mGreenLantern: a bright monomeric fluorescent protein with rapid expression and cell filling properties for neuronal imaging

Benjamin C. Campbell, Elisa M. Nabel, Mitchell H. Murdock, Cristina Lao-Peregrin, Pantelis Tsoulfas, Murray G. Blackmore, Francis S. Lee, Conor Liston, Hirofumi Morishita, Gregory A. Petsko
2020 Proceedings of the National Academy of Sciences of the United States of America  
Although ubiquitous in biological studies, the enhanced green and yellow fluorescent proteins (EGFP and EYFP) were not specifically optimized for neuroscience, and their underwhelming brightness and slow expression in brain tissue limits the fidelity of dendritic spine analysis and other indispensable techniques for studying neurodevelopment and plasticity. We hypothesized that EGFP's low solubility in mammalian systems must limit the total fluorescence output of whole cells, and that improving
more » ... and that improving folding efficiency could therefore translate into greater brightness of expressing neurons. By introducing rationally selected combinations of folding-enhancing mutations into GFP templates and screening for brightness and expression rate in human cells, we developed mGreenLantern, a fluorescent protein having up to sixfold greater brightness in cells than EGFP. mGreenLantern illuminates neurons in the mouse brain within 72 h, dramatically reducing lag time between viral transduction and imaging, while its high brightness improves detection of neuronal morphology using widefield, confocal, and two-photon microscopy. When virally expressed to projection neurons in vivo, mGreenLantern fluorescence developed four times faster than EYFP and highlighted long-range processes that were poorly detectable in EYFP-labeled cells. Additionally, mGreenLantern retains strong fluorescence after tissue clearing and expansion microscopy, thereby facilitating superresolution and whole-brain imaging without immunohistochemistry. mGreenLantern can directly replace EGFP/EYFP in diverse systems due to its compatibility with GFP filter sets, recognition by EGFP antibodies, and excellent performance in mouse, human, and bacterial cells. Our screening and rational engineering approach is broadly applicable and suggests that greater potential of fluorescent proteins, including biosensors, could be unlocked using a similar strategy.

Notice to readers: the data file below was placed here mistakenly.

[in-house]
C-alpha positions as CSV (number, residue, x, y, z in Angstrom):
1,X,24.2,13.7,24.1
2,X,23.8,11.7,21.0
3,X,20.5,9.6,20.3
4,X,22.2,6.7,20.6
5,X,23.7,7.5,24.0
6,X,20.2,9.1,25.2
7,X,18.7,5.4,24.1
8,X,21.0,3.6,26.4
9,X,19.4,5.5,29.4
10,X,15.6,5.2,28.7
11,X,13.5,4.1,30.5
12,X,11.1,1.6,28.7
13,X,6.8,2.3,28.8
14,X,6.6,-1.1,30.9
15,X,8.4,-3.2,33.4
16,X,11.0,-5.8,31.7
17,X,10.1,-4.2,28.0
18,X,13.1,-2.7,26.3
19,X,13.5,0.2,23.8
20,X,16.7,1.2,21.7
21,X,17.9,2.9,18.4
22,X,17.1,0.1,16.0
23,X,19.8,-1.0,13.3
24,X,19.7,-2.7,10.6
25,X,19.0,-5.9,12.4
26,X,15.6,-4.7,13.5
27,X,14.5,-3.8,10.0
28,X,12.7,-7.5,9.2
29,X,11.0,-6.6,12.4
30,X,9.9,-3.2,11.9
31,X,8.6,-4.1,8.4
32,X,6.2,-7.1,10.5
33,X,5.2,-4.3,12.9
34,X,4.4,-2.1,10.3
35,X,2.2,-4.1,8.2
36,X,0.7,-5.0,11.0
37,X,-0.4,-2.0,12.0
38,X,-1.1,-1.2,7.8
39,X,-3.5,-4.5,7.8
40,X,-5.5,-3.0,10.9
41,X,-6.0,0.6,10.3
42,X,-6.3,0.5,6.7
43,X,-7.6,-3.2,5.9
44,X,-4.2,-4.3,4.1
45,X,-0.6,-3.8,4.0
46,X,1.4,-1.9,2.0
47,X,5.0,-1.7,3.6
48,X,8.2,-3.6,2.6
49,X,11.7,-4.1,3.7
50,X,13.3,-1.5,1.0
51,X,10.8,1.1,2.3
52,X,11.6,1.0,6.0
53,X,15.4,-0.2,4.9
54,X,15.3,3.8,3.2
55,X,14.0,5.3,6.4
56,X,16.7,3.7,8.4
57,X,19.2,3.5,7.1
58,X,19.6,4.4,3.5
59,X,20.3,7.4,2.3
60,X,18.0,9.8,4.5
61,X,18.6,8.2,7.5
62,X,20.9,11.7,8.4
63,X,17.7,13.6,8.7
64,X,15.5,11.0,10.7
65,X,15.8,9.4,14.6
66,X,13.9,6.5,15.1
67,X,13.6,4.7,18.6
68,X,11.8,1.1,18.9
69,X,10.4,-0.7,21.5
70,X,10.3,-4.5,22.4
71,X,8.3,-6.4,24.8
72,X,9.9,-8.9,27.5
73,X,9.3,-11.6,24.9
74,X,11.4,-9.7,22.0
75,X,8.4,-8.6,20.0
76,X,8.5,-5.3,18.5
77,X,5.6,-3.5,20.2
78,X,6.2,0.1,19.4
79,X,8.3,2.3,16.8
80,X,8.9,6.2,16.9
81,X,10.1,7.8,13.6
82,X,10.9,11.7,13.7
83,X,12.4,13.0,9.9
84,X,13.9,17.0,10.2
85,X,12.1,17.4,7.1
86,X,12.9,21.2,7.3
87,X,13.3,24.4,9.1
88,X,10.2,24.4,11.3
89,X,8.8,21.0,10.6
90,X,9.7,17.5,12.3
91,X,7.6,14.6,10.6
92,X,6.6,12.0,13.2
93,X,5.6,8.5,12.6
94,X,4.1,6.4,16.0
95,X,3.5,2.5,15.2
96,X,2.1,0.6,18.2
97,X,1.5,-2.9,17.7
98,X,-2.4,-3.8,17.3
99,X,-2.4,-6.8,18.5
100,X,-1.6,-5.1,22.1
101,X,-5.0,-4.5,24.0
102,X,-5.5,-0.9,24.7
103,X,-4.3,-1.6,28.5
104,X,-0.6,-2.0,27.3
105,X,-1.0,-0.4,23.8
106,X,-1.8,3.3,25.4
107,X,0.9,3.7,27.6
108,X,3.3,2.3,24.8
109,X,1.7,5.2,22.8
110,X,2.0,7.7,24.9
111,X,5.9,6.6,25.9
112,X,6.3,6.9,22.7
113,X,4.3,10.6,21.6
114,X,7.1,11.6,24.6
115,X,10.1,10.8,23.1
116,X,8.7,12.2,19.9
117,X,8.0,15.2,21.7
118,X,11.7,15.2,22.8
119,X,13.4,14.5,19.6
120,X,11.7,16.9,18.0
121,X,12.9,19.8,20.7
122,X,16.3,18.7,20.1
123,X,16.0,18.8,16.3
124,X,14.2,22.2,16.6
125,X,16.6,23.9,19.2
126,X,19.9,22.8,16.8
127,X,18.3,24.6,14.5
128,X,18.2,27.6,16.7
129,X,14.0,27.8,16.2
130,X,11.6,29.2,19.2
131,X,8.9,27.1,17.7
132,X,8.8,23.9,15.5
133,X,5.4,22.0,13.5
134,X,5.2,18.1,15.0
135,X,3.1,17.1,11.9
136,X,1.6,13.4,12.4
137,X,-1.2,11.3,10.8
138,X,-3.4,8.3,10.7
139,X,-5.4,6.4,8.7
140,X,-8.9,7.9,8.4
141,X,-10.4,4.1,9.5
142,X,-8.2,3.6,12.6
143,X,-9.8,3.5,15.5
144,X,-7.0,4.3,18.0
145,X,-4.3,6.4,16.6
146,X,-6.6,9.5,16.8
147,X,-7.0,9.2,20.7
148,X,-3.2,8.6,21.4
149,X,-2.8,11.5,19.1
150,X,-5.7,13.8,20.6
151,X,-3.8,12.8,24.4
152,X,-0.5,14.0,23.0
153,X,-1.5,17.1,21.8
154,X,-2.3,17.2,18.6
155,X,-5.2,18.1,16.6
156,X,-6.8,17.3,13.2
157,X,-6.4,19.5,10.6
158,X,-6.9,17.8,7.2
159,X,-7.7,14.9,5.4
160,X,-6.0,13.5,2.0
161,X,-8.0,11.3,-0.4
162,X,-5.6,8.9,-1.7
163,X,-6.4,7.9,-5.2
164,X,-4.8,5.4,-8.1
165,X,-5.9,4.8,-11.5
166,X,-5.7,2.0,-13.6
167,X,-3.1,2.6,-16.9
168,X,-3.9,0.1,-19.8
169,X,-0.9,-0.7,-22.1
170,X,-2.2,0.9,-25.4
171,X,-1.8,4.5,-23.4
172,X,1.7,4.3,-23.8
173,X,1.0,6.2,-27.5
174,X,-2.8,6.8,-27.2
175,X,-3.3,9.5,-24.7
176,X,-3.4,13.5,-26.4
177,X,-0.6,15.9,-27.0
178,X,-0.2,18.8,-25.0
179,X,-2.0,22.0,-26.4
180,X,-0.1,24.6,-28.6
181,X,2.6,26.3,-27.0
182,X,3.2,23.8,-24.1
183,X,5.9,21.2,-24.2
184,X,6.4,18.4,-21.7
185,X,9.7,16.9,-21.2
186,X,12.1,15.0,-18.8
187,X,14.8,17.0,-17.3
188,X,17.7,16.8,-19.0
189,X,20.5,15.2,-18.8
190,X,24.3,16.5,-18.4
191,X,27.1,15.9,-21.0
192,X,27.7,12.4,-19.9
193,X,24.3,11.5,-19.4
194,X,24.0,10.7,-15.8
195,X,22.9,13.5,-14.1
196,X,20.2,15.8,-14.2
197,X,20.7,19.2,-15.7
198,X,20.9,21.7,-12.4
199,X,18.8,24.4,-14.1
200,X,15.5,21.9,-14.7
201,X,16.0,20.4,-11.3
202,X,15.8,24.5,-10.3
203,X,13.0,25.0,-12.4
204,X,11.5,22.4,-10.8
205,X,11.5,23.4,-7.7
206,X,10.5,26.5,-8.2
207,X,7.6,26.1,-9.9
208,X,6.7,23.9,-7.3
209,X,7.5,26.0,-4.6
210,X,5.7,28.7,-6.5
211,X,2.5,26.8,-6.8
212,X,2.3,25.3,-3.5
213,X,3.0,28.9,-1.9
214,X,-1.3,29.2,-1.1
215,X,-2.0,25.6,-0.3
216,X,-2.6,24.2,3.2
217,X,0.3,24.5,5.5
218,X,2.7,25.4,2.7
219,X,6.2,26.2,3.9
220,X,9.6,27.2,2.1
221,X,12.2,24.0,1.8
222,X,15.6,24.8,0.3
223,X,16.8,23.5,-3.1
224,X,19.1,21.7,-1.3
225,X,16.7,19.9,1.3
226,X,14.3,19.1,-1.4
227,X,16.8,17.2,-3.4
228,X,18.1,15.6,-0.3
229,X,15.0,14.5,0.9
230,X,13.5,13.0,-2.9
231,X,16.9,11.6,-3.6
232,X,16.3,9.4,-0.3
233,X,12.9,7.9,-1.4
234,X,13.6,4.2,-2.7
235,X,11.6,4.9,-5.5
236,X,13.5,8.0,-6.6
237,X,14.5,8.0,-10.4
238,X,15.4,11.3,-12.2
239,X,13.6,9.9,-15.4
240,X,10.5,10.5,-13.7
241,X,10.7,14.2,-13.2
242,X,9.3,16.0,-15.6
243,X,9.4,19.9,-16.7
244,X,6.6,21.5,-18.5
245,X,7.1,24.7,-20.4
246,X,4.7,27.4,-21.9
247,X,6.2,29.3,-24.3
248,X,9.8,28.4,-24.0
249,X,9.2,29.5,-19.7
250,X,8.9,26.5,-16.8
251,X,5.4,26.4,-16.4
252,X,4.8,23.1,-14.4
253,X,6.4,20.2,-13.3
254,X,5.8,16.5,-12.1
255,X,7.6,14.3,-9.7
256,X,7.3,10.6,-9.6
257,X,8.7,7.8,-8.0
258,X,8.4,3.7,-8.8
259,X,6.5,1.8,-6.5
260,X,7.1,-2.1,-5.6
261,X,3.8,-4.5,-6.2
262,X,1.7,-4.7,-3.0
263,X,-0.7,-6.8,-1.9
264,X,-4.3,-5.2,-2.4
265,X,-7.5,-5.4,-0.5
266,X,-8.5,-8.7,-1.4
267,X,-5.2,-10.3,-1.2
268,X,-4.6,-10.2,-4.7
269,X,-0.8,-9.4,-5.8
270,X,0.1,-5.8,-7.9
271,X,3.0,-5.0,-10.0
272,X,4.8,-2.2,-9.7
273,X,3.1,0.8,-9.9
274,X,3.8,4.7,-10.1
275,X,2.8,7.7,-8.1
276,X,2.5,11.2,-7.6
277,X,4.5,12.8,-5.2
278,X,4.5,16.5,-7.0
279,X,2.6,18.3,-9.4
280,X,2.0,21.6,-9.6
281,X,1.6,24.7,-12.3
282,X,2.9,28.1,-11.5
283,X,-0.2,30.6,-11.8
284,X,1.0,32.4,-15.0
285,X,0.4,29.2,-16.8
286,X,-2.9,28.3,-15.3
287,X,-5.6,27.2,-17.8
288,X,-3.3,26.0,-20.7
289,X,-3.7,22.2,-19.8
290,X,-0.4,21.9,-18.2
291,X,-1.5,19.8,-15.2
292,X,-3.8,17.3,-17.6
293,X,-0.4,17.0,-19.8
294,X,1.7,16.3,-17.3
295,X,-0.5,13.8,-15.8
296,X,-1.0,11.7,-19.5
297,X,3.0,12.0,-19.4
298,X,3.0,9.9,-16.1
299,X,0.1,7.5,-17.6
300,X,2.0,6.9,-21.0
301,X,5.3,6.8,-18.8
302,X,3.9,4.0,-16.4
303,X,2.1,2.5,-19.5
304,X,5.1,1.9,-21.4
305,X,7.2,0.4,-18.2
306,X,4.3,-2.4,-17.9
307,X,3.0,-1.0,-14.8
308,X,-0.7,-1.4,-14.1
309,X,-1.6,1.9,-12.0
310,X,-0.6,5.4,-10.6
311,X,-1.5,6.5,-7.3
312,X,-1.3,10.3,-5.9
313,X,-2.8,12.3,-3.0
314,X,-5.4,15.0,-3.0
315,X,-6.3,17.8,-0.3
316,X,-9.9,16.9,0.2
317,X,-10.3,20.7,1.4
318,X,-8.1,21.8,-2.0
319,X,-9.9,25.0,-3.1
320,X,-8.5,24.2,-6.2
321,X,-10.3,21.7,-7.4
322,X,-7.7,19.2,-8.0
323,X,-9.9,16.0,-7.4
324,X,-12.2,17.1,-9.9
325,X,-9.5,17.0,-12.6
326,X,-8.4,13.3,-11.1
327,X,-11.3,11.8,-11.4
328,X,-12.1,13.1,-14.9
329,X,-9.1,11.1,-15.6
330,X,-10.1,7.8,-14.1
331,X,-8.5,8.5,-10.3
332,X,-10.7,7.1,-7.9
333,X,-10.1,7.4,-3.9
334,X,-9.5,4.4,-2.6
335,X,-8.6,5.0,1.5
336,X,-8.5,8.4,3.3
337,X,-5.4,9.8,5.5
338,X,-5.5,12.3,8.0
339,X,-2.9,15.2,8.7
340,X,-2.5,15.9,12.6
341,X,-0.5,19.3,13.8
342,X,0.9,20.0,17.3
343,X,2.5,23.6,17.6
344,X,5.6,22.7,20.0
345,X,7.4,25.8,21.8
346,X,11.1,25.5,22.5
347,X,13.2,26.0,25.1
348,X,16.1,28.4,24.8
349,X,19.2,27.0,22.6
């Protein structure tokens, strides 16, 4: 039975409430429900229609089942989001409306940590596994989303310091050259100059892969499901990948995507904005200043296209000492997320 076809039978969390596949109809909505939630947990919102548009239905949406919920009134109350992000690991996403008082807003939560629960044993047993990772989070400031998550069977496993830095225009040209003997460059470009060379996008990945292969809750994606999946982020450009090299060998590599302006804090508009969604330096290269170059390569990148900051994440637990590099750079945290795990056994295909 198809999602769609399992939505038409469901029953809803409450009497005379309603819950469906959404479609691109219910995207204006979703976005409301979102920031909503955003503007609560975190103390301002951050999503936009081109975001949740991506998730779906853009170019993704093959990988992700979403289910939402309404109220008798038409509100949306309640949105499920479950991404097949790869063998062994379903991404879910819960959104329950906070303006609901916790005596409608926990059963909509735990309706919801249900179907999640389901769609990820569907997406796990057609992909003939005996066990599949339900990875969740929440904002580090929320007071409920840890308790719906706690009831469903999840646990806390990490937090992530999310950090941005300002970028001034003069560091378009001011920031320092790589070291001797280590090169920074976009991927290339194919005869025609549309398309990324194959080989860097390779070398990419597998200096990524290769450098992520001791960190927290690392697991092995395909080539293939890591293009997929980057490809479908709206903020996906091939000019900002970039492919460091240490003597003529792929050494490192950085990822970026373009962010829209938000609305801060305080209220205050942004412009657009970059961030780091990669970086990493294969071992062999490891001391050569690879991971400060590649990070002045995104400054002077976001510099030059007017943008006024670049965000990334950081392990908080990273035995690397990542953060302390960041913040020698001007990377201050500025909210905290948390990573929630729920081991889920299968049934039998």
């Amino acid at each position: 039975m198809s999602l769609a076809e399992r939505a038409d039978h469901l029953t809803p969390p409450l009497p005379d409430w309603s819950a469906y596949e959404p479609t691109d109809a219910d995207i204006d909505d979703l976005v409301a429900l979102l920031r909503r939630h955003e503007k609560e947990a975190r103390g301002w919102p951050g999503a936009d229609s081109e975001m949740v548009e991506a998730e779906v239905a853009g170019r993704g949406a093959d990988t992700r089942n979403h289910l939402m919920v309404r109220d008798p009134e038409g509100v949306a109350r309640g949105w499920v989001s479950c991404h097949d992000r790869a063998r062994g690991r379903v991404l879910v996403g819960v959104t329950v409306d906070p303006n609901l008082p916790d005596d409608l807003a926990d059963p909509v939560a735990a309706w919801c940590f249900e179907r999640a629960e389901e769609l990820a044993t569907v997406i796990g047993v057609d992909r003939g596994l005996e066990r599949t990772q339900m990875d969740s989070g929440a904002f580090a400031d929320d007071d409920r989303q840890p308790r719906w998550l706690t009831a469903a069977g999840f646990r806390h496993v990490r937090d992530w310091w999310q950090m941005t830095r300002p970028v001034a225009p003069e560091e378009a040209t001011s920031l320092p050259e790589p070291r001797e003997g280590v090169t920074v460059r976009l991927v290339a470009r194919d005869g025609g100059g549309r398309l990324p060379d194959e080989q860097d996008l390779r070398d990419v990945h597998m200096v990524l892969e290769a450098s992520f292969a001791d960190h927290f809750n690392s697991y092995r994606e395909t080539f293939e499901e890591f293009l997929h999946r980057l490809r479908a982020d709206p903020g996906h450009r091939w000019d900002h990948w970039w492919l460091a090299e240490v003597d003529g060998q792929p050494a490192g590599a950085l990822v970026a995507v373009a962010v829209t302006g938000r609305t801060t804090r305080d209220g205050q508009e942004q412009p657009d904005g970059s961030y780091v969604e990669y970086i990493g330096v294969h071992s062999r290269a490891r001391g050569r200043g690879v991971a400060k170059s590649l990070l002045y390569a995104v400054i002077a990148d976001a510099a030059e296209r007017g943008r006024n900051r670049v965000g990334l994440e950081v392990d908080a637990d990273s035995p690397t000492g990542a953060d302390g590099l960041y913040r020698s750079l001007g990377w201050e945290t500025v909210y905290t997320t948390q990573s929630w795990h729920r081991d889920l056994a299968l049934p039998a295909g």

doi:10.1073/pnas.2000942117 pmid:33208539 fatcat:cq4une7j2bcexda33jt4qjn6ui